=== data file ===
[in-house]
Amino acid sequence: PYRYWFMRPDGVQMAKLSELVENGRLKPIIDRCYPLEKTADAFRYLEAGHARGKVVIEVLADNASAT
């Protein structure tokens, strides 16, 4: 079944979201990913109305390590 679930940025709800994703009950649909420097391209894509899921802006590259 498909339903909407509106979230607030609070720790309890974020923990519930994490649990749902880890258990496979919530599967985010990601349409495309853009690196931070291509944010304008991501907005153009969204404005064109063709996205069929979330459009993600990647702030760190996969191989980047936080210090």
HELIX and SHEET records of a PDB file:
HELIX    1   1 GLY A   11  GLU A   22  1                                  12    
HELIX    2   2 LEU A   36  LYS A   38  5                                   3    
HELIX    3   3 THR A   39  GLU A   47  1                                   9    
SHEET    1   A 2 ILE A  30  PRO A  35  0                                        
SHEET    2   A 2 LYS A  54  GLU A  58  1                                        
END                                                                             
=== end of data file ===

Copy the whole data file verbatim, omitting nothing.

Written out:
[in-house]
Amino acid sequence: PYRYWFMRPDGVQMAKLSELVENGRLKPIIDRCYPLEKTADAFRYLEAGHARGKVVIEVLADNASAT
């Protein structure tokens, strides 16, 4: 079944979201990913109305390590 679930940025709800994703009950649909420097391209894509899921802006590259 498909339903909407509106979230607030609070720790309890974020923990519930994490649990749902880890258990496979919530599967985010990601349409495309853009690196931070291509944010304008991501907005153009969204404005064109063709996205069929979330459009993600990647702030760190996969191989980047936080210090």
HELIX and SHEET records of a PDB file:
HELIX    1   1 GLY A   11  GLU A   22  1                                  12    
HELIX    2   2 LEU A   36  LYS A   38  5                                   3    
HELIX    3   3 THR A   39  GLU A   47  1                                   9    
SHEET    1   A 2 ILE A  30  PRO A  35  0                                        
SHEET    2   A 2 LYS A  54  GLU A  58  1                                        
END                                                                             